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Pay attention to California order in waiting period case

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A federal judge in California yesterday issued an order in a case involving the Bellevue-based Second Amendment Foundation to which gun advocates and prohibitionists ought to pay equal attention, and a keen analysis by internet blogger Eugene Volokh, proprietor at The Volokh Conspiracy, explains why.

It is a small, but quite possibly significant win for California gun owners, and perhaps firearms owners everywhere, depending upon where the case goes from here.

Here, in part, is what Senior Judge Anthony Ishii of the U.S. District Court for the Eastern District of California, said in his order denying a motion to dismiss the case called Silvester v. Harris, which challenges California’s ten-day waiting period law (WPL) on the delivery of a firearm:

“The WPL as applied against those who have previously purchased firearms or who possess certain state licenses is the equivalent of a prior restraint, and thus should be analyzed under strict scrutiny. However, under either strict scrutiny or intermediate scrutiny, the WPL fails. In terms of strict scrutiny, Harris has not shown that the law is effective either in reducing gun violence or in keeping firearms out of the hands of unqualified purchasers where the government has already issued that purchaser a License To Carry or a Certificate Of Eligibility.”

The defendant in this case is California Attorney General Kamala Harris, who has been defending the Golden State’s 10-day waiting period on every firearm transaction. She filed a motion to dismiss the case, filed almost two years ago by the CalGuns Foundation, chaired by Gene Hoffman; SAF, headed by Alan Gottlieb, and three individual plaintiffs, including Jeff Silvester, for whom the case is named.

Judge Ishii elsewhere observed in his 11-page order, “The WPL prohibits every person who purchases a firearm from taking possession of that firearm for a minimum of 10 days. That is, there is a period of at least 10 days in which California prohibits every person from exercising the right to keep and bear a firearm. There can be no question that actual possession of a firearm is a necessary prerequisite to exercising the right to keep and bear arms. Further, there has been no showing that the Second Amendment, as historically understood, did not apply for a period of time between the purchase/attempted purchase of a firearm and possession of the firearm…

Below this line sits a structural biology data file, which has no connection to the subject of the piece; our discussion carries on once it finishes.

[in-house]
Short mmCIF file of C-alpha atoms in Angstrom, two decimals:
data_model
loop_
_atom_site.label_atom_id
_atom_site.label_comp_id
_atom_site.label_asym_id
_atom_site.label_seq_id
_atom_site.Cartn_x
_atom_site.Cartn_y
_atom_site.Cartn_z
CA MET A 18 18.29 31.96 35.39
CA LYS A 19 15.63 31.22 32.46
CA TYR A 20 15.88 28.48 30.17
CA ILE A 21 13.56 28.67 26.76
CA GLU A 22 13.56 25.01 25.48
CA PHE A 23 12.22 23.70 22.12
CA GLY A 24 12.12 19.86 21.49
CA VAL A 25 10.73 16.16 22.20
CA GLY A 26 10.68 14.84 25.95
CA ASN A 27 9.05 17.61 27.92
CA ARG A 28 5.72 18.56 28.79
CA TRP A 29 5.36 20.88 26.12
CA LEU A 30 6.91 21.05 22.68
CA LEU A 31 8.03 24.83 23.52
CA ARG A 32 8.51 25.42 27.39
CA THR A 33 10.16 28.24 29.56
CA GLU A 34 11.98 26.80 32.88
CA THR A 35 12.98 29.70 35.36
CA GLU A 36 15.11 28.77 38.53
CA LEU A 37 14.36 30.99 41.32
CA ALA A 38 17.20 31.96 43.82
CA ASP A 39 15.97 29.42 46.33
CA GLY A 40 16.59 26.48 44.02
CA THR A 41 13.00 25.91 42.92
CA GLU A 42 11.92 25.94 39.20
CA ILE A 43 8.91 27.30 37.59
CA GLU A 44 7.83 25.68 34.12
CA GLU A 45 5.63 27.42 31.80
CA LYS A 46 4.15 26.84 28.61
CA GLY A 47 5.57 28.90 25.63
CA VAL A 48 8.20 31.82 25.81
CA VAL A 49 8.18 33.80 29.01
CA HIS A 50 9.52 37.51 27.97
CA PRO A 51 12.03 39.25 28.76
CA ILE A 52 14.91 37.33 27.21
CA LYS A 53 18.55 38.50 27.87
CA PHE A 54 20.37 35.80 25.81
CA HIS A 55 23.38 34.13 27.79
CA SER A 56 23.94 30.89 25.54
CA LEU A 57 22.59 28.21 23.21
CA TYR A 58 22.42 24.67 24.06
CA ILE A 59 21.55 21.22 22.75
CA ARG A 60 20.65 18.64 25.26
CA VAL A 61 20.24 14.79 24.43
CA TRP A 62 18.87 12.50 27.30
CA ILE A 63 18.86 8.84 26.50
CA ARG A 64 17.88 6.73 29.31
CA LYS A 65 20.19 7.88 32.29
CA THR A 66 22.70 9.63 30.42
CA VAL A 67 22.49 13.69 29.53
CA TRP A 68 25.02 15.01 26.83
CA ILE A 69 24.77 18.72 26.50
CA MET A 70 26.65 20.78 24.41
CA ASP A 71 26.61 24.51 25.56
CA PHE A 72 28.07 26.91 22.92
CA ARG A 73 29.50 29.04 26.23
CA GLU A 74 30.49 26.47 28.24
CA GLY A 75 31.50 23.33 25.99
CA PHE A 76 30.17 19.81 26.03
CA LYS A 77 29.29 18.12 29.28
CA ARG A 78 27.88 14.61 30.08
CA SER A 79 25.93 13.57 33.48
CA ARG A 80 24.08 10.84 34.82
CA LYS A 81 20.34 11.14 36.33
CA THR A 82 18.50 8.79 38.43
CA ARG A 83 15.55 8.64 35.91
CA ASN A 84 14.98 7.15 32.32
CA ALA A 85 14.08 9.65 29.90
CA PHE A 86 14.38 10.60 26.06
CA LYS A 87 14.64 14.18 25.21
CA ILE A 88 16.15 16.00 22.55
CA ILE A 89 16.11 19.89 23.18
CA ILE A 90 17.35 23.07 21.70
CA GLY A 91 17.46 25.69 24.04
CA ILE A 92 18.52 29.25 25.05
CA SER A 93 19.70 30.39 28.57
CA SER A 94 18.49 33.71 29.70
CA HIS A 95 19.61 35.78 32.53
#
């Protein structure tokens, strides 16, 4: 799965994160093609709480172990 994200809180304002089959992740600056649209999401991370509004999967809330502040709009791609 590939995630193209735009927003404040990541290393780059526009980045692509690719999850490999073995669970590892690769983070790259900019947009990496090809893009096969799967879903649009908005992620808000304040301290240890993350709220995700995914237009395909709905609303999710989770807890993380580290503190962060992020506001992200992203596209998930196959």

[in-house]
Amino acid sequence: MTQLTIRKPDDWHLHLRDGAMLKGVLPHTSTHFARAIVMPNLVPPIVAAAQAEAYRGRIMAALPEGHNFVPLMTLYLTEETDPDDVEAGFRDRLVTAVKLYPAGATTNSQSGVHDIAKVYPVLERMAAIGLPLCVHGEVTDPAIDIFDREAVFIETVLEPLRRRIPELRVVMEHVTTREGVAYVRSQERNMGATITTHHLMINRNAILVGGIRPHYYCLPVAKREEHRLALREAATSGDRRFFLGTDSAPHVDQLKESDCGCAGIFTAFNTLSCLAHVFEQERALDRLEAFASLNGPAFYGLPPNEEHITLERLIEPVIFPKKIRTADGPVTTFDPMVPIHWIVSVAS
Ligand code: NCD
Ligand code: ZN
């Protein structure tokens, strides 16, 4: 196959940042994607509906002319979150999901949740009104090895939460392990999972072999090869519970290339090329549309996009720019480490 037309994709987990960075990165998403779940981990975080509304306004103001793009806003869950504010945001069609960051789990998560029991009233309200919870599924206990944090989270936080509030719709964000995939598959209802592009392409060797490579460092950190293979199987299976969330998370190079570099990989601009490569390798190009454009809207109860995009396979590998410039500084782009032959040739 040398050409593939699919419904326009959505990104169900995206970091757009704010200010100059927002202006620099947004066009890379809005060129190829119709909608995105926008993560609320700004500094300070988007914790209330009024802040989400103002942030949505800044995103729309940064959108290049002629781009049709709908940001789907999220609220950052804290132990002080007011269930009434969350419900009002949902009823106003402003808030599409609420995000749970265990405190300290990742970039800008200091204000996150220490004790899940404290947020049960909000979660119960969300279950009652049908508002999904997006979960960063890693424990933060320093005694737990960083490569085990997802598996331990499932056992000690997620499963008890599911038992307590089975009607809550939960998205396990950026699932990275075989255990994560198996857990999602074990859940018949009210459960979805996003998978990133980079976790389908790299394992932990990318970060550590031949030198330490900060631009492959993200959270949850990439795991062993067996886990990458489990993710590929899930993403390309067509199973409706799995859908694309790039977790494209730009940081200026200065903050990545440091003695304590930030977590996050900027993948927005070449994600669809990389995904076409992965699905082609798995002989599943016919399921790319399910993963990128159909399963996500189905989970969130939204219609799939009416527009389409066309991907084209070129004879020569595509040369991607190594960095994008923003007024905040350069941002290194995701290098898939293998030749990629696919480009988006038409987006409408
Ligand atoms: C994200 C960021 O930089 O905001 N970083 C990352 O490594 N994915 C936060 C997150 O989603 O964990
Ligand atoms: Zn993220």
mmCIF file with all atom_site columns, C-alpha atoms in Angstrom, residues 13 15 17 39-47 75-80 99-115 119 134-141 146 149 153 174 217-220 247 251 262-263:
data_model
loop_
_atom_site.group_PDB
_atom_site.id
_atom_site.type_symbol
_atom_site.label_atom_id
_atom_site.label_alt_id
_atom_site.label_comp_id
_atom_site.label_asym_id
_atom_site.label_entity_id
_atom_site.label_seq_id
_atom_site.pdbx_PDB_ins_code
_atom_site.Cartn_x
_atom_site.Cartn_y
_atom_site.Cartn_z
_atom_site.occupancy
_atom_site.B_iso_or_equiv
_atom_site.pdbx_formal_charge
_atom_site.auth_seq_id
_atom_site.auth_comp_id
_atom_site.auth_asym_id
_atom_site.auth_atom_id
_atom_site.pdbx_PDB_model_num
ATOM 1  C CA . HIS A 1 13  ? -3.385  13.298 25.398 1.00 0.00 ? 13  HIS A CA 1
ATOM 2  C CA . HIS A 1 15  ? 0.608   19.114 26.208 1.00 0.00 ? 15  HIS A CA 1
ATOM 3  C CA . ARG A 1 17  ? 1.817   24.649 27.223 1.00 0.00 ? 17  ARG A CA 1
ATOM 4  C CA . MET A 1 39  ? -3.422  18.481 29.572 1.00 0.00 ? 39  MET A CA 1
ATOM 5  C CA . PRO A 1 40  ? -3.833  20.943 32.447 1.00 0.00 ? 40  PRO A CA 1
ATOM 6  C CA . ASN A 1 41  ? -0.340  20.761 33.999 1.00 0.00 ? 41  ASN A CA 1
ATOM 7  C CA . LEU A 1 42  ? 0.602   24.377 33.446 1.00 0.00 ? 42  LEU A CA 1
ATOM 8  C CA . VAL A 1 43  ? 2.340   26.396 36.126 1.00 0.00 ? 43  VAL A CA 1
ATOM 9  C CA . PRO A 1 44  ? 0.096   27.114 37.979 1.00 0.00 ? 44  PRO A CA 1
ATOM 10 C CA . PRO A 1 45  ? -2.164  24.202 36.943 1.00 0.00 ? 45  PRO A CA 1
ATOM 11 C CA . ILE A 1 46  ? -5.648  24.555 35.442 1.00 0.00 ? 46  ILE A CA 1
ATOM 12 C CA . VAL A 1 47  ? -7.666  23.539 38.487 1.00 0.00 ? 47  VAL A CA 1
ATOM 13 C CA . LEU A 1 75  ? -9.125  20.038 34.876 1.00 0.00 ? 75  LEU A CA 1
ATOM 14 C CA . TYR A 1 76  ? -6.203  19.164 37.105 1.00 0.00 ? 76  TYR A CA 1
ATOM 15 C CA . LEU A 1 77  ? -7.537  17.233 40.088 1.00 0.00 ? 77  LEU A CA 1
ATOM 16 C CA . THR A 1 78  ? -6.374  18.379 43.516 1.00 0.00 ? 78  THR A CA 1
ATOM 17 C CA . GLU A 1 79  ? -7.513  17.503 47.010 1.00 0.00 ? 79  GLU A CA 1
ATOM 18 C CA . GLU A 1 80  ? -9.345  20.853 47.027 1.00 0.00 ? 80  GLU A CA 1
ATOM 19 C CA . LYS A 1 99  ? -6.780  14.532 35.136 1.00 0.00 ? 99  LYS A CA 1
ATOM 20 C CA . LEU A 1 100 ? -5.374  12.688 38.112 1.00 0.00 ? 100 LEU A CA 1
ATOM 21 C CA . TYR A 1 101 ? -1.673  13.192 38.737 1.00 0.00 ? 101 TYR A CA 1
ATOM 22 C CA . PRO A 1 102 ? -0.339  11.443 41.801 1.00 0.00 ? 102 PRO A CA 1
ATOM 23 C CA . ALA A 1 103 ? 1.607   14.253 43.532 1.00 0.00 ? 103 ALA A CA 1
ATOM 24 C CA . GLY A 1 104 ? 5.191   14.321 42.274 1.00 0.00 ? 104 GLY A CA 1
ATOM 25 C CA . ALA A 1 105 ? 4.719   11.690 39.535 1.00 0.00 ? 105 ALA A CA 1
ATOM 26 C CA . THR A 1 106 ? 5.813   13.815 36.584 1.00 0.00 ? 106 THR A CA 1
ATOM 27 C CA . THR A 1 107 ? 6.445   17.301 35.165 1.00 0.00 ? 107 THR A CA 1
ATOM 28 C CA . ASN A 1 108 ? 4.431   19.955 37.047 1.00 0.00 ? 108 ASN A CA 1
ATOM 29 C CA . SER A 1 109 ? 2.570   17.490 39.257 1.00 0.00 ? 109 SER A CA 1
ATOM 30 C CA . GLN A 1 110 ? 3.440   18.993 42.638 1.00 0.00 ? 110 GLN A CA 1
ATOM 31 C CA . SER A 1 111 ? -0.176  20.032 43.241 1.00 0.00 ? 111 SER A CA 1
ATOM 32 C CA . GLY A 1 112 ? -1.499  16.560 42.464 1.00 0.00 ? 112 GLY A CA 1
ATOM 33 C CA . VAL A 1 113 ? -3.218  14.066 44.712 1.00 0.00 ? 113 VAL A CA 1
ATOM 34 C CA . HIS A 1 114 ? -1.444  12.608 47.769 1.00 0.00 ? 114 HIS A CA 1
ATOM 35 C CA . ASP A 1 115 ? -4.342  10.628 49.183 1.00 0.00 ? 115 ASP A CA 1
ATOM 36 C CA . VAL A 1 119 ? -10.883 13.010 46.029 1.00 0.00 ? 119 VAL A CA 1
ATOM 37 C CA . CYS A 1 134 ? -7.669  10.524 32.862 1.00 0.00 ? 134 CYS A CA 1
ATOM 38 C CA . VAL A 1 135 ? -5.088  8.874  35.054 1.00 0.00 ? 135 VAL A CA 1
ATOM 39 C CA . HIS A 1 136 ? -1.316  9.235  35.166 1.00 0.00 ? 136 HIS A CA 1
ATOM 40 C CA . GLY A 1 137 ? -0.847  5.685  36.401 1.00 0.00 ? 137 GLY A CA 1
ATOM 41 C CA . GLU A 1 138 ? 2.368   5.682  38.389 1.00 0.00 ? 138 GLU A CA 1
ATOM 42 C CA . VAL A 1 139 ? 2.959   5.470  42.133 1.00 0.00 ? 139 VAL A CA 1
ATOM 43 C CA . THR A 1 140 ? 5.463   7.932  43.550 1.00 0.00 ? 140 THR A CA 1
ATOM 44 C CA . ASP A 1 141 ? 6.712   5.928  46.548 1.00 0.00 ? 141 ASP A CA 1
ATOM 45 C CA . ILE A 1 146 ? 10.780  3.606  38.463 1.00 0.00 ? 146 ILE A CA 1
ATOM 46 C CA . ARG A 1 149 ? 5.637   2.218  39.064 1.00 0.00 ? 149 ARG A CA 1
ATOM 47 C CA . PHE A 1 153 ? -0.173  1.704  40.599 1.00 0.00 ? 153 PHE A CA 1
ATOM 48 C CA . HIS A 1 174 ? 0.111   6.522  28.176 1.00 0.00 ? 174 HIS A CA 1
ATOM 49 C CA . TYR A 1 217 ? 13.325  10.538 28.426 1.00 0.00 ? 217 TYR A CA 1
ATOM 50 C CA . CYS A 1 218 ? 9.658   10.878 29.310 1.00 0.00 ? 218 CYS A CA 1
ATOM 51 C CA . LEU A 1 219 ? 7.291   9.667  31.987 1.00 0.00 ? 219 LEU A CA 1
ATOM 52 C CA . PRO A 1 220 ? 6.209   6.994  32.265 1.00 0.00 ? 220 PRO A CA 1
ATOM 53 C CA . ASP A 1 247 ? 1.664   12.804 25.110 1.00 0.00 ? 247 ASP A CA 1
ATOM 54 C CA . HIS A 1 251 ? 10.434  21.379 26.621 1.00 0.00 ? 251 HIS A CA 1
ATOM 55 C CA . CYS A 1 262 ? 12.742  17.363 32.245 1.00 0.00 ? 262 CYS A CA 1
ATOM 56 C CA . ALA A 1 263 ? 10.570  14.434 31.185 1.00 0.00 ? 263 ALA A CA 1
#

“…Although Harris argues that the WPL is a minor burden on the Second Amendment, Plaintiffs are correct that this is a tacit acknowledgment that a protected Second Amendment right is burdened. Therefore, the Court concludes that the WPL burdens the Second Amendment right to keep and bear arms.”

Volokh, pointing readers to an essay he did in 2009 regarding so-called “cooling-off periods” for the UCLA Law Review, suggests that not all waiting periods are unconstitutional but it may be up to the courts to determine whether a waiting period is excessive.

It is what Judge Ishii said – equating California’s WPL with a prior restraint – that should get the attention of the press, because it strikes at the heart of an issue that amounts to a raw nerve among journalists: government intervention in the exercise of a constitutionally-protected civil right. As it applies to the First Amendment, it deals with government censorship. As it applies to the Second Amendment in the Silvester case, it could mean that 10-day waiting periods amount to the same kind of government interference with the exercise of a right.